Imagine for a moment a game whether neither team was allowed to win. The 2008 Detroit Lions versus the 1976 Tampa Bay Bucs. No scoring allowed either. How exciting would that be? Three plays, then punt, then repeat. Again. And again. And again. Boring. Painful.
Yet, this is what some believe makes for good books. Never-ending struggle. Pain. Suffering. Several writers I know claim with seeming pride that their work almost never has any happiness in it. I haven’t read their stuff, so I hope that’s not true. If it is, their work is almost certainly deathly boring (sorry if this applies to you).
Without some element of joy, struggle is meaningless. Struggle without the possibility of happiness is pointless. Without joy, there can be no loss, and no victory. Without joy there can be no sacrifice. If a character has nothing, what does it mean for him or her to lose everything?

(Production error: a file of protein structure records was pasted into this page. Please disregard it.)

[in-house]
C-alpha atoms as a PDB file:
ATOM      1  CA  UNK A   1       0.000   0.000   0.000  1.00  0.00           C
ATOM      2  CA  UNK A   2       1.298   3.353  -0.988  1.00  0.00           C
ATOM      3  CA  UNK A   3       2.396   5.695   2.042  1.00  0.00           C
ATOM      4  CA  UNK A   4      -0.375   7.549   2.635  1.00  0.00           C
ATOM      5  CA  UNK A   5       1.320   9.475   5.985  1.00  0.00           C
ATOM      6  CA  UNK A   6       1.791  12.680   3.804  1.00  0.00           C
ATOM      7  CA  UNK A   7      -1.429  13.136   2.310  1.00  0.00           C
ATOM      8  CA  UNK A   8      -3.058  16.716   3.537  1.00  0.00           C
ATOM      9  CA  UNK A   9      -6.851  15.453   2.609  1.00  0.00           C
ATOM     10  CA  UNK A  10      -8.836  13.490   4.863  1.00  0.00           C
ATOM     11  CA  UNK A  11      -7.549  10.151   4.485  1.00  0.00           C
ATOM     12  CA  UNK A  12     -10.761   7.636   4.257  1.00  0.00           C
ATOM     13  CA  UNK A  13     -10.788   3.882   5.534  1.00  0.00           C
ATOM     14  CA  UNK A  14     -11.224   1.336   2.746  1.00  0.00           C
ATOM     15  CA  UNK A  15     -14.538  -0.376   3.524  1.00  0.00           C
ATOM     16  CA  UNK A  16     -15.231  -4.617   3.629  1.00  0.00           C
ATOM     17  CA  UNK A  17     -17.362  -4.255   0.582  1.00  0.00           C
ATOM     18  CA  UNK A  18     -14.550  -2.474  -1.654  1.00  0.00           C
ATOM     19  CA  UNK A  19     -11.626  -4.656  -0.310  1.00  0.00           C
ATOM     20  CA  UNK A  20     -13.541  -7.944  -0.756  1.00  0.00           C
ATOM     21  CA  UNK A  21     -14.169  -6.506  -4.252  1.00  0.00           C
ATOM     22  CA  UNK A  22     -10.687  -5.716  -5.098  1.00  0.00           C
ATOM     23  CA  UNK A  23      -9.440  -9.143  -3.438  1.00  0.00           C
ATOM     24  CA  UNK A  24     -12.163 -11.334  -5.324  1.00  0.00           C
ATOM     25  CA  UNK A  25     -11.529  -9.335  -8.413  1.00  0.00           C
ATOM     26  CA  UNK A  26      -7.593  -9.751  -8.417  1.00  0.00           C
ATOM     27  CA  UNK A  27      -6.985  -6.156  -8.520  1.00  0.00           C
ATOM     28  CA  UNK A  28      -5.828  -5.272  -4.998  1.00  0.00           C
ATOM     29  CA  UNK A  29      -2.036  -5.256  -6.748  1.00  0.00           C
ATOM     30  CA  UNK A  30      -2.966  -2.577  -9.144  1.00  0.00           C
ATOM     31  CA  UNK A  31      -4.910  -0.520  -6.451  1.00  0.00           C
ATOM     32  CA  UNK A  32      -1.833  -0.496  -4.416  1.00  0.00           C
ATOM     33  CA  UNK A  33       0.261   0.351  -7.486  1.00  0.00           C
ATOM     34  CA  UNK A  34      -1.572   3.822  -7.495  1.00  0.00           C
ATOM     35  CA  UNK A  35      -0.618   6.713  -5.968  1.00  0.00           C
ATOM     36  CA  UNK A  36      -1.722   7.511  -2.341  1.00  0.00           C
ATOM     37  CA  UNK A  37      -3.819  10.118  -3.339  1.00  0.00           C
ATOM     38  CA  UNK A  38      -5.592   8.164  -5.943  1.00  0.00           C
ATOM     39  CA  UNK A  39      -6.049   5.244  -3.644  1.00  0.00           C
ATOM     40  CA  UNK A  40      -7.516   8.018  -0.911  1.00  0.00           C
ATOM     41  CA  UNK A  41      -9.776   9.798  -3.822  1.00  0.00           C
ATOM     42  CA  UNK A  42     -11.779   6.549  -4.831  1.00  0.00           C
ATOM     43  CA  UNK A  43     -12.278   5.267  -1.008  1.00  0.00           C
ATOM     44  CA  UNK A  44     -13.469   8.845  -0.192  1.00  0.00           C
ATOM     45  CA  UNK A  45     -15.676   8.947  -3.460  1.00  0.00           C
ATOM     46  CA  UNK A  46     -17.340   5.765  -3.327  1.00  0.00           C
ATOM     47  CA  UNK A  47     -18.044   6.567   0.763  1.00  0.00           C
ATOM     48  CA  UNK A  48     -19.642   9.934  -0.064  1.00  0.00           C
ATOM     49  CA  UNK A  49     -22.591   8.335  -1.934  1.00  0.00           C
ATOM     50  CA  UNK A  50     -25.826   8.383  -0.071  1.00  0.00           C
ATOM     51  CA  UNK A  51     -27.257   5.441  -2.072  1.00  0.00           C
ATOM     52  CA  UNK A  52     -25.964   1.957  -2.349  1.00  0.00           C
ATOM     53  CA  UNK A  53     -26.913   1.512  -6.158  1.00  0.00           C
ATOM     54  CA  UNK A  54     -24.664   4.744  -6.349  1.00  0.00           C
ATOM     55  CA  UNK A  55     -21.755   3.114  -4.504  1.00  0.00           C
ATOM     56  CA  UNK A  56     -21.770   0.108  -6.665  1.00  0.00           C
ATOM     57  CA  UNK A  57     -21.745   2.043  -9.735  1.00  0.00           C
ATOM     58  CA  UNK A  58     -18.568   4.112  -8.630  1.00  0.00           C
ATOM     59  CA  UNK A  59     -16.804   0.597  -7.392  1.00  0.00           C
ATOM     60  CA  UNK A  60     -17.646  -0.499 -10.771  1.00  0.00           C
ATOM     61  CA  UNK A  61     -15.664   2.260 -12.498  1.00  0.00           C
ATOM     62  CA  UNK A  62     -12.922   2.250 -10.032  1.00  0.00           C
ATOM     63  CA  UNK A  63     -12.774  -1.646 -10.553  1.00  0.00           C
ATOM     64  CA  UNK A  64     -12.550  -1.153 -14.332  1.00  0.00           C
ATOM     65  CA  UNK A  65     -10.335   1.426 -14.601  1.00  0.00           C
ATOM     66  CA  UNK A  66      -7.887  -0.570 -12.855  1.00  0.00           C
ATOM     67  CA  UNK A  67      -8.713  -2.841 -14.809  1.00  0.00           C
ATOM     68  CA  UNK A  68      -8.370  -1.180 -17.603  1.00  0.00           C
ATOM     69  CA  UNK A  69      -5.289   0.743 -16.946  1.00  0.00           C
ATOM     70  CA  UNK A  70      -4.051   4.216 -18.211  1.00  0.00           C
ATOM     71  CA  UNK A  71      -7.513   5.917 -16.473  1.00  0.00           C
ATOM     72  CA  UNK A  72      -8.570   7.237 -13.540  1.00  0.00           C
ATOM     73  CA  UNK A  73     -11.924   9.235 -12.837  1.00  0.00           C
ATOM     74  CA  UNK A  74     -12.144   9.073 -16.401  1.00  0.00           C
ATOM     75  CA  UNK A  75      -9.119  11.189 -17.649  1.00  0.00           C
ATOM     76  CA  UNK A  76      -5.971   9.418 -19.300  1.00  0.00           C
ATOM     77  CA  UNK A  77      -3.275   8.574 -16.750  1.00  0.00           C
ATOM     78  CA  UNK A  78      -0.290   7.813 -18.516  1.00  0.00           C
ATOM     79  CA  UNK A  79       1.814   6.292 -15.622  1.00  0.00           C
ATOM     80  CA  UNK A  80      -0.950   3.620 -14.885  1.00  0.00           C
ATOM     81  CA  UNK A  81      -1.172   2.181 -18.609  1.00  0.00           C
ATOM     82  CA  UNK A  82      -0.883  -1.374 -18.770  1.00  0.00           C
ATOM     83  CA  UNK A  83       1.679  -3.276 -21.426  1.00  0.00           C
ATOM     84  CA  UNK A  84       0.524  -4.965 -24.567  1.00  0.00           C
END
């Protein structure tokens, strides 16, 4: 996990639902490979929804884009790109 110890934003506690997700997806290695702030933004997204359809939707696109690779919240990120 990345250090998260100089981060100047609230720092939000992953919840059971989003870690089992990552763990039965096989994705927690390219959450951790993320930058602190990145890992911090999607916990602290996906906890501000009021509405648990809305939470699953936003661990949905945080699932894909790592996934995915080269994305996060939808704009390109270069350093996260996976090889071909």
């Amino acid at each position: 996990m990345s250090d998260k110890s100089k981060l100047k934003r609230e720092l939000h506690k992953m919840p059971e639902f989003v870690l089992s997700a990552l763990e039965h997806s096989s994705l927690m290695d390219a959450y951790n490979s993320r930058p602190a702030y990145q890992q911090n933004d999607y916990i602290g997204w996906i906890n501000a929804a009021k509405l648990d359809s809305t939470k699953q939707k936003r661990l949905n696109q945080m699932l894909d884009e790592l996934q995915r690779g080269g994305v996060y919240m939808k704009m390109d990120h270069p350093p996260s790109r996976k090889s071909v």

The anti-joy authors claim that they prefer truth to happiness. As if that is the choice. The false belief that misery is more ‘true’ than happiness contributes to a lot of bad teenage poetry, nothing more.
The truth is, everyone has some happiness. Even in sadness. Big Fish ends with Edward Bloom’s death. It’s very sad. There is also joy, because in telling the story of his father’s death, Ed’s son finally begins to accept and understand his father.
I don’t know where this notion that misery is somehow more ‘deep’ or ‘important’ than joy originated, but it is pure fiction. The joy in our lives is what makes life worth living. Experiencing the highs and lows of someone’s life is what makes it interesting – not just the lows.
Truth requires pain and joy. Happiness and sadness. Sweet and sour (like good Chinese food). To wallow in misery is to punish readers and yourself. No thanks. For me, I will include the spice that joy brings. At least, I hope to bring some joy to my readers – even if it is while they are crying.